Paradoxically, it is in America and nowhere else in the world where the legacy of slavery is a contemporary issue, the American Constitution is condemned as a document that compromised with slavery, and the Framers are routinely denounced for being racist hypocrites. The irony is compounded by the recognition that the prevailing view of the Constitution as proslavery was precisely that of Justice Taney in the Dred Scott decision. By contrast, Abraham Lincoln strongly denied Taney's view, and his position came to be enthusiastically embraced by Frederick Douglass, the greatest black leader of the 19th century. It is to the debates over the legitimacy of slavery in the West that we must turn to decide whether Taney and many 20th-century scholars are right, or Lincoln is.

Throughout world history, slavery had few defenders for the simple reason that it had few critics. The institution was uncontroversial, and that which is established and taken for granted does not have to be justified. The American South was unique among slave societies in history in that it produced a comprehensive proslavery ideology. In part, this was because slavery was under assault to a degree unrivaled anywhere else in the world.

The simplest defense for slavery was economic necessity: Someone has to do the dirty work, and better them than us. This position was based on an implicit premise that whites in the South were in a position to compel blacks to perform menial but necessary tasks. It is force, rather than right, that kept the system of slavery in place.

Southerners were also familiar with a European tradition, going back to the Crusades, that held it was permissible to enslave pagans but not Christians. In response to this, the leading forces in the South formulated an identical justification: Africans were heathens, so slavery would serve as a kind of moral education to introduce them to Christianity. But once slaves embraced the Christian faith of their masters, other excuses became necessary in order to justify keeping them in servitude. Here many Southern divines intervened to offer a racist rationale. They promulgated a dubious interpretation of a story in the book of Genesis in which Noah curses the descendants of his son Ham, who impudently looked upon his father's nakedness. Thus, in this account, the children of Ham were condemned to blackness and future enslavement. For a long time there was little challenge to this absurd innovation in biblical exegesis.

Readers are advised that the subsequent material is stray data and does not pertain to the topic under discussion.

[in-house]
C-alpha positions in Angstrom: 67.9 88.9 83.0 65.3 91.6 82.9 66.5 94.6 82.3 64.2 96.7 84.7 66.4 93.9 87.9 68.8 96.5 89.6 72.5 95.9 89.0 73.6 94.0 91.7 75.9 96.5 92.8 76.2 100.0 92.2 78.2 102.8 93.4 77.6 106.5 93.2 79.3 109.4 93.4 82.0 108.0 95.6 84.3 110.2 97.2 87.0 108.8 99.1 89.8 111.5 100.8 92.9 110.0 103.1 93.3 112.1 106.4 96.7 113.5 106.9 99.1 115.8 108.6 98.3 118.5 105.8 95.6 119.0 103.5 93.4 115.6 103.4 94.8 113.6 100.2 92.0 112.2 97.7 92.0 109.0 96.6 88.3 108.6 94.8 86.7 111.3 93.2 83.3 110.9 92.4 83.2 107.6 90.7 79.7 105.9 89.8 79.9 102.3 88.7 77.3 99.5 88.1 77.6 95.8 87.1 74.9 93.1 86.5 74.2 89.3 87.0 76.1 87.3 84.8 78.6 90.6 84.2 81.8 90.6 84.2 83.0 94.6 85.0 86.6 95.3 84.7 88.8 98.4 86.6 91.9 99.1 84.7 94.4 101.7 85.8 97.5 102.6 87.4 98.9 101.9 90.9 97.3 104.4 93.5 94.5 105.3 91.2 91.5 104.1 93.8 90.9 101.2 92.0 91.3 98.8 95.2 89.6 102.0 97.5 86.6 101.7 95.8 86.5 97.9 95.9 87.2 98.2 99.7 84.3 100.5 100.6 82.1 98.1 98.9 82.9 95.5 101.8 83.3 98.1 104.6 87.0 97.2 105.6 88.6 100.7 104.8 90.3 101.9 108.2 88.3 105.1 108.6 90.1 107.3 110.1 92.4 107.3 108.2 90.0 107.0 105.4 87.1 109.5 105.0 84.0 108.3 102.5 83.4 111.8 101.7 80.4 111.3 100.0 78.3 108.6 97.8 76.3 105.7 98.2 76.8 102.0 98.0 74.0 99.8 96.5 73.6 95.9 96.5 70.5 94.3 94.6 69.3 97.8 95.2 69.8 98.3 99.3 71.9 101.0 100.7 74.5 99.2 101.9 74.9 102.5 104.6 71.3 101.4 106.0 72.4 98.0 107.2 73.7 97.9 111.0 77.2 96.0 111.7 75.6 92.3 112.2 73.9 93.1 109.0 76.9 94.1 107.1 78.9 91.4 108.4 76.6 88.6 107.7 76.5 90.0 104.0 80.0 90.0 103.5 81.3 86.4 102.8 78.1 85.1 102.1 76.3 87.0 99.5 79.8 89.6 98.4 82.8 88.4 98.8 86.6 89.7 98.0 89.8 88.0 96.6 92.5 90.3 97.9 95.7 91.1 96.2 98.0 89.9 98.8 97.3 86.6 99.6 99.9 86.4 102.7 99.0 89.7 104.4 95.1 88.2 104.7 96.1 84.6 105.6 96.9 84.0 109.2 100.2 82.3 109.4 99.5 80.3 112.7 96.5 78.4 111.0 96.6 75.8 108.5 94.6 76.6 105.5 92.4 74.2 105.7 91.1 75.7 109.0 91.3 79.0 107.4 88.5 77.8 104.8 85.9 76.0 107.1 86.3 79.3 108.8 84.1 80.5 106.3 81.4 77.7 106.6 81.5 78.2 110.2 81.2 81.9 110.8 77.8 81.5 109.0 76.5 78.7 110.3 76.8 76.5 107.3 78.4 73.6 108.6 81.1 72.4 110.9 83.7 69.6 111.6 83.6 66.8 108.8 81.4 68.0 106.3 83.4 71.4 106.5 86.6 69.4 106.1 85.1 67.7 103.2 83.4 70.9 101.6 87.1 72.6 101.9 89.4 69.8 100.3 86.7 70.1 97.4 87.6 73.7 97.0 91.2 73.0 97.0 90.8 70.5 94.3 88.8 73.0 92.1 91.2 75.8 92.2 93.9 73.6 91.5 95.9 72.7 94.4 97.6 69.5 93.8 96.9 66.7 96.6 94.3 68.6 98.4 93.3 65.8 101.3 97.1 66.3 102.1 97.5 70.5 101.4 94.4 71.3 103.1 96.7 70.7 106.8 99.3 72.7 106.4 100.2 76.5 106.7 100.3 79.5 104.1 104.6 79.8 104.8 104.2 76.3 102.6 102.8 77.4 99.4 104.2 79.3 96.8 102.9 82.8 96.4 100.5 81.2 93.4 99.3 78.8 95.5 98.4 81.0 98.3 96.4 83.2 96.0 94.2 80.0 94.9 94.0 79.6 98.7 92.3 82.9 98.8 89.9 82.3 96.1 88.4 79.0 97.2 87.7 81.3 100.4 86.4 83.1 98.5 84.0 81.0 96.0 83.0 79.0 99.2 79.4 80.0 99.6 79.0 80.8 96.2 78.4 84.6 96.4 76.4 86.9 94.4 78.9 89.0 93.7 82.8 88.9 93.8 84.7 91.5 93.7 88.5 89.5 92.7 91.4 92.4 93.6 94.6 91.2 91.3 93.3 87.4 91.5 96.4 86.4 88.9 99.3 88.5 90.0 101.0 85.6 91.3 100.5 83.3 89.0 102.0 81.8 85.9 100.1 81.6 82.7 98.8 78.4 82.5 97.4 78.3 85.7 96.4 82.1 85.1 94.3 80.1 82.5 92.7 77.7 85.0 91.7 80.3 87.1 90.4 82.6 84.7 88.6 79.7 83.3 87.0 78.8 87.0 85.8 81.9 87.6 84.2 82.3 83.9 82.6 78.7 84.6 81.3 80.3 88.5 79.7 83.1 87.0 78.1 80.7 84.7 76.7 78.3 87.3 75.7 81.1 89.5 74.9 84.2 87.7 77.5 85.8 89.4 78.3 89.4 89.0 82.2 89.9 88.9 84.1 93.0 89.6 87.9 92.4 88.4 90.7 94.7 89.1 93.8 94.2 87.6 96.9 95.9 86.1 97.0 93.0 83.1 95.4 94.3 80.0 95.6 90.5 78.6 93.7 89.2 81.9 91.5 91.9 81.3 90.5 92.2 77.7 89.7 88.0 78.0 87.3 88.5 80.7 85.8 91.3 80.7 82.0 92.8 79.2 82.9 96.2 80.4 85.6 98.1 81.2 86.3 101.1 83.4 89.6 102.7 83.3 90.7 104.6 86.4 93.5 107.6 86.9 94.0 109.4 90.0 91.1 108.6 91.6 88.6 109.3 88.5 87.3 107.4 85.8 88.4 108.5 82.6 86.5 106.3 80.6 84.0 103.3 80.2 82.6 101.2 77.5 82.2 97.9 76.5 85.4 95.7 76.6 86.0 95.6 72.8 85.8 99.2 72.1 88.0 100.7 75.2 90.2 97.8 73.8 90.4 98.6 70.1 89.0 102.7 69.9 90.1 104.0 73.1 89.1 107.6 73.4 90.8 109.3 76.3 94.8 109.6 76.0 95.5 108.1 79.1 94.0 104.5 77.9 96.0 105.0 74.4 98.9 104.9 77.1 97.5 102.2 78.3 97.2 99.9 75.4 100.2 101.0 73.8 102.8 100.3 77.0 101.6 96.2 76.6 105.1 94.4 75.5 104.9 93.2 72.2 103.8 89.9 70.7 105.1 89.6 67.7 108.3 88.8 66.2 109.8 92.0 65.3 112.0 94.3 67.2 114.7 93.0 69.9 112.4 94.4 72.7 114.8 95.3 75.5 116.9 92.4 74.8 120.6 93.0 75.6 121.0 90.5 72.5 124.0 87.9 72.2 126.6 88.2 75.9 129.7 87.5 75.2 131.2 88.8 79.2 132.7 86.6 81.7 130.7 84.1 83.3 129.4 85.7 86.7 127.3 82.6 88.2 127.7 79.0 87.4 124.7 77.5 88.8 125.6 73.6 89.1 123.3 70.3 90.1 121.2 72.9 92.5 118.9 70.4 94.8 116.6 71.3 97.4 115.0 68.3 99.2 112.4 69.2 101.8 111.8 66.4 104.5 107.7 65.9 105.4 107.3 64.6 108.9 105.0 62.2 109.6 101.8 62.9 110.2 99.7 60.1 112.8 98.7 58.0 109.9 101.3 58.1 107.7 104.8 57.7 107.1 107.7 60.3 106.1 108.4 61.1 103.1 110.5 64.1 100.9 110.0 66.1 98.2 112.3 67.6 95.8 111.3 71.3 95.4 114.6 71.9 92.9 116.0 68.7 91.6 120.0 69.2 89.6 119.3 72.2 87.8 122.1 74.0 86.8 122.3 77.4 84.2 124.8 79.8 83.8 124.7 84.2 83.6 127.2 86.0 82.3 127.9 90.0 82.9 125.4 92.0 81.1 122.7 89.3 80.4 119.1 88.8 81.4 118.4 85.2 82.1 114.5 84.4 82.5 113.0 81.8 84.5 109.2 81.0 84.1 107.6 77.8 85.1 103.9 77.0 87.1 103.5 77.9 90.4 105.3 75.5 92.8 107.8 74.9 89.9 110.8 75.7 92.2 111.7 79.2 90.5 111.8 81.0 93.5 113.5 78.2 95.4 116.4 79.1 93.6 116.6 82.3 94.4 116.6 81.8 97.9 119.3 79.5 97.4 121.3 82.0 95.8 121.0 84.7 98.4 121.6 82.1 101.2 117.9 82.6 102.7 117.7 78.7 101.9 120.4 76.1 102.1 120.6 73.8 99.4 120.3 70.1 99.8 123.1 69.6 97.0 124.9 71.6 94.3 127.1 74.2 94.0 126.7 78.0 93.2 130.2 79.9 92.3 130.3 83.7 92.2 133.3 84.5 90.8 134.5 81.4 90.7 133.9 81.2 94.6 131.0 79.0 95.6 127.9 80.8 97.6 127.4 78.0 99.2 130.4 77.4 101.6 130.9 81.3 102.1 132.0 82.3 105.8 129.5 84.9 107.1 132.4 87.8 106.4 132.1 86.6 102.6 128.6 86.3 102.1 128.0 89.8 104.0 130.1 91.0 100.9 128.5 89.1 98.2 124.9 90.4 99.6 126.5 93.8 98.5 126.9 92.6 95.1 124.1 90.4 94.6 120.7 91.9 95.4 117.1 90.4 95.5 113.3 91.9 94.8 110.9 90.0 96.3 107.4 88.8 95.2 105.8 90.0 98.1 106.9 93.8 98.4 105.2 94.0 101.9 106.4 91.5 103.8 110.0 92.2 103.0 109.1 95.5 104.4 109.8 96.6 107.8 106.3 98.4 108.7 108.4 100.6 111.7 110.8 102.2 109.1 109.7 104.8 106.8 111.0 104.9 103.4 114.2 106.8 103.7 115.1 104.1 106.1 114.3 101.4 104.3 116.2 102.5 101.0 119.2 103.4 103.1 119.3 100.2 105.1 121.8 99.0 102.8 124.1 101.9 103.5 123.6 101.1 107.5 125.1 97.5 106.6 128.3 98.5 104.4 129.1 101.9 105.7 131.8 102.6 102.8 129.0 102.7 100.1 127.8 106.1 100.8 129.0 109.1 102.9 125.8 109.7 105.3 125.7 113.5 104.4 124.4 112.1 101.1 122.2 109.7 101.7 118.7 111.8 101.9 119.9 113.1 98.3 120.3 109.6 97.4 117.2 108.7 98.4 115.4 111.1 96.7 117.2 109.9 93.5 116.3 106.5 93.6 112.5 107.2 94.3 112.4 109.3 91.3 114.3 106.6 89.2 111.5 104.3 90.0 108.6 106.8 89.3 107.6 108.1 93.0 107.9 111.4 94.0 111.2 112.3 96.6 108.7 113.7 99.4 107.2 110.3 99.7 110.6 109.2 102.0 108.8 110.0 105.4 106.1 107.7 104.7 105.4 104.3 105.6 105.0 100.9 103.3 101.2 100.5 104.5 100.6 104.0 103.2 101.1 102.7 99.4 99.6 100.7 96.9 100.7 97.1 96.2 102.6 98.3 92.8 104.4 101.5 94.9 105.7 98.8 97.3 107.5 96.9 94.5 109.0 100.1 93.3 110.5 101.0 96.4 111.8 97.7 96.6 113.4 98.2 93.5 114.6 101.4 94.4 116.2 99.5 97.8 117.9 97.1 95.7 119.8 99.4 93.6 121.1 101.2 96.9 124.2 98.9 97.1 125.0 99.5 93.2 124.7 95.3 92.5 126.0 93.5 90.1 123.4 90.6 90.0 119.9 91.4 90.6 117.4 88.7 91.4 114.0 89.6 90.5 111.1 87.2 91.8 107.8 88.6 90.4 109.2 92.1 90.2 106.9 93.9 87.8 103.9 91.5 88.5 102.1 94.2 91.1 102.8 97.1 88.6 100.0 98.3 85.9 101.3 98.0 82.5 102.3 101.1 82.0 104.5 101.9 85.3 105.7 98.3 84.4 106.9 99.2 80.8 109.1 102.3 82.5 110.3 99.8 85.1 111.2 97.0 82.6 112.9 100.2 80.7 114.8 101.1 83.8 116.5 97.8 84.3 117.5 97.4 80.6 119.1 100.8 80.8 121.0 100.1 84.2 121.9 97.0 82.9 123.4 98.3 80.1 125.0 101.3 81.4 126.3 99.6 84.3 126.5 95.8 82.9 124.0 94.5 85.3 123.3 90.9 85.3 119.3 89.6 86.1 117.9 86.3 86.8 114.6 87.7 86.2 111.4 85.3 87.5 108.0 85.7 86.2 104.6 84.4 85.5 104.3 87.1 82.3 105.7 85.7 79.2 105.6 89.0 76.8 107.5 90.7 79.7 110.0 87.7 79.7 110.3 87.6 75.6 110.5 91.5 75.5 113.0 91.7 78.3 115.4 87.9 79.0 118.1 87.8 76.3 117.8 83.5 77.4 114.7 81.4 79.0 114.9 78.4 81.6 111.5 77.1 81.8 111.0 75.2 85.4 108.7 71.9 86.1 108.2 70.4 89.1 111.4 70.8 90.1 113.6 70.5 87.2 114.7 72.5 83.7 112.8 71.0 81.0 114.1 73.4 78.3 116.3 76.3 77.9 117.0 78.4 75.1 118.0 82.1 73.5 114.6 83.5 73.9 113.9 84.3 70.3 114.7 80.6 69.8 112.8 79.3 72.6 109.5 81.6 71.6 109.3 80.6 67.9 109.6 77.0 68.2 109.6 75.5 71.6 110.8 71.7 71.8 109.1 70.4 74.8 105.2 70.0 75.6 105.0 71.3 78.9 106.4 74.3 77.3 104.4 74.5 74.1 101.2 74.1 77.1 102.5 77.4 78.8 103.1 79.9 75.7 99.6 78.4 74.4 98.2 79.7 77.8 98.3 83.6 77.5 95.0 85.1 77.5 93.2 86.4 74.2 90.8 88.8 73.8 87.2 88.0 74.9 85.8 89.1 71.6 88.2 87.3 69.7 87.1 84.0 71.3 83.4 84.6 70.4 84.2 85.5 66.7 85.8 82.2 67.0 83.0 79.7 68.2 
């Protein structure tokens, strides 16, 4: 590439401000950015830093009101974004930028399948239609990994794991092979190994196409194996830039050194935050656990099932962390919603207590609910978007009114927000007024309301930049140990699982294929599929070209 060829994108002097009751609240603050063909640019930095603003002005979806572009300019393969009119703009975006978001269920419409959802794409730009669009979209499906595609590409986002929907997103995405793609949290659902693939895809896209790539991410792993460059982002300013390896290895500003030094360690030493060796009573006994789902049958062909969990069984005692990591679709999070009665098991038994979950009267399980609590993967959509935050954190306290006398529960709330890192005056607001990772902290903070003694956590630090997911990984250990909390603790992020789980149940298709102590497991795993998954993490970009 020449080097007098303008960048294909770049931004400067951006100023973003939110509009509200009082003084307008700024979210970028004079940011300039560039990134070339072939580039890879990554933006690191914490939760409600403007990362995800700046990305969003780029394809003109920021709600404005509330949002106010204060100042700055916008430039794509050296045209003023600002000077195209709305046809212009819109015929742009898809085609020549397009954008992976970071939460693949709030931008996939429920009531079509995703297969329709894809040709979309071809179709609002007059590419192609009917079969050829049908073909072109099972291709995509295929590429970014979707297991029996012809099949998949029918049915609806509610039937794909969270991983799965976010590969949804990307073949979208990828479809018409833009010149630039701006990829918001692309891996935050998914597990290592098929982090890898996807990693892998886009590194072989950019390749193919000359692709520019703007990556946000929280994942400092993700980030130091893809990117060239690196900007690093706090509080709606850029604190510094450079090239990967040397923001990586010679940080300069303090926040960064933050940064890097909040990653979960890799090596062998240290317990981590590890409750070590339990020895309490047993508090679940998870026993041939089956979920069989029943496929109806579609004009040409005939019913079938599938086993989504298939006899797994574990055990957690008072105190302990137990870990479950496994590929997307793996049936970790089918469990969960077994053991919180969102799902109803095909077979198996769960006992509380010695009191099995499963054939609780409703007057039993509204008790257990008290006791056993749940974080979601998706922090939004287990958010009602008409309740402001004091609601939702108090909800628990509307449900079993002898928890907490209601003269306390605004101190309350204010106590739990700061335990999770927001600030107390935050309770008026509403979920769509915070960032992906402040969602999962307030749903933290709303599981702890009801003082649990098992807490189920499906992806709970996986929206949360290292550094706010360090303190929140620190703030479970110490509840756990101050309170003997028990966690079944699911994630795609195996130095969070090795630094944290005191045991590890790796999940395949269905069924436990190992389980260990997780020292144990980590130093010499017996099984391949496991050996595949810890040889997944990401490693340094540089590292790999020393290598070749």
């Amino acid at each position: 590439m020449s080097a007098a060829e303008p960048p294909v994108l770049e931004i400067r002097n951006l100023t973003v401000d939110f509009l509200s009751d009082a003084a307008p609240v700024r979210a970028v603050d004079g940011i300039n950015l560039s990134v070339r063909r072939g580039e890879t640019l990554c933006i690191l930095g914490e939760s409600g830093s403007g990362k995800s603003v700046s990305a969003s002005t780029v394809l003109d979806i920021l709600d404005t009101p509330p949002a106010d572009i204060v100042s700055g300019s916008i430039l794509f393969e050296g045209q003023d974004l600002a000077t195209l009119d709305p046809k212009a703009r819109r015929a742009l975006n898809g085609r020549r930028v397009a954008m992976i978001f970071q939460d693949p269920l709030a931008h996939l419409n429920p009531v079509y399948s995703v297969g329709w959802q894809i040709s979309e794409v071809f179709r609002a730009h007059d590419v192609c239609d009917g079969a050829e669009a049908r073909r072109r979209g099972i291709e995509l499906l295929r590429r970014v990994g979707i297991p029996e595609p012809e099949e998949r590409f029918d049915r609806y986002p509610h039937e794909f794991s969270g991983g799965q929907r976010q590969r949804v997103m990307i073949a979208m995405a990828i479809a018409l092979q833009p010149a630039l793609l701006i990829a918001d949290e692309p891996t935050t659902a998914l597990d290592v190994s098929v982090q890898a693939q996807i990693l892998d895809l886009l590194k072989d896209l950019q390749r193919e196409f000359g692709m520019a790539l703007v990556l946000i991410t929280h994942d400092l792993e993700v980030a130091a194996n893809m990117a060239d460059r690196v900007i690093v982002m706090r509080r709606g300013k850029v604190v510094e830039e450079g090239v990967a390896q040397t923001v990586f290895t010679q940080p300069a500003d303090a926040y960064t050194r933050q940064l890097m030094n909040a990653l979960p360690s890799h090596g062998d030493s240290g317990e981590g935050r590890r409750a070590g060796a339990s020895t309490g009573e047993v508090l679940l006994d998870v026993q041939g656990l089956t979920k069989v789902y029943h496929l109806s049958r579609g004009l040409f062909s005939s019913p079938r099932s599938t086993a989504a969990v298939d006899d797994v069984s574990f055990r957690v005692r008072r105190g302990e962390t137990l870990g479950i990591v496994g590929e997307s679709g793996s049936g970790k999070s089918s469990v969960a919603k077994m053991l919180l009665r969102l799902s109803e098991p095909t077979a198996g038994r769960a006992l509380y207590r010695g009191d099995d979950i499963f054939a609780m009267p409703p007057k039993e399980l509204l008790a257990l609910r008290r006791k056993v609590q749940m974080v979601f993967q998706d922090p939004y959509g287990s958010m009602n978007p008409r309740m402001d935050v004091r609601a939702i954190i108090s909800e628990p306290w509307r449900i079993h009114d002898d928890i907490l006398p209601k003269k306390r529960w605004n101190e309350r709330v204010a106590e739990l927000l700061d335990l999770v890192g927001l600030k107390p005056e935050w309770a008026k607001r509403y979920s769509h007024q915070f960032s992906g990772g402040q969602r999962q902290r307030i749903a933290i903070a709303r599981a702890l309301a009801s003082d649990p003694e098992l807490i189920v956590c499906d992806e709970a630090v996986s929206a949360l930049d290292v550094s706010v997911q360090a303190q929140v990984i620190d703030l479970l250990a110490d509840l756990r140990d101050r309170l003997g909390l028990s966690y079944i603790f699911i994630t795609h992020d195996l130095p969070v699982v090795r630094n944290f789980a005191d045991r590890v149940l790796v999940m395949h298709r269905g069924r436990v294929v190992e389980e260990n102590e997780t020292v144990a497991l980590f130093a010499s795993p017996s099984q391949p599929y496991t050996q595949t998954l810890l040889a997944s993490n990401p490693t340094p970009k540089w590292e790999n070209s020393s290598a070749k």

It was only when the institution of slavery came under moral assault for betraying the Declaration of Independence and Christian charity that many Southern apologists such as John C. Calhoun, James Henry Hammond, Edmund Ruffin, George Frederick Holmes, and George Fitzhugh responded by formulating an audacious defense of slavery as a positive good. Hammond, among others, repudiated the Jeffersonian doctrine of equality as "ridiculously absurd."

Their case for slavery depended on a paternalistic worldview in which Negroes, like women and children, occupied positions in an organic society commensurate with supposed limited moral and intellectual abilities. Eugene Genovese writes in The Slaveholders' Dilemma, "Southerners from social theorists to divines to politicians to ordinary slaveholders and yeomen insisted fiercely that emancipation would cast blacks into a marketplace in which they could not compete and would condemn them to the fate of the Indians or worse." Although defenders of slavery were right about the harshness of Northern capitalism, their paternalistic vision foundered in that the community of interests that could generally be presumed between husband and wife, or between parents and children, could not be presumed between master and slave.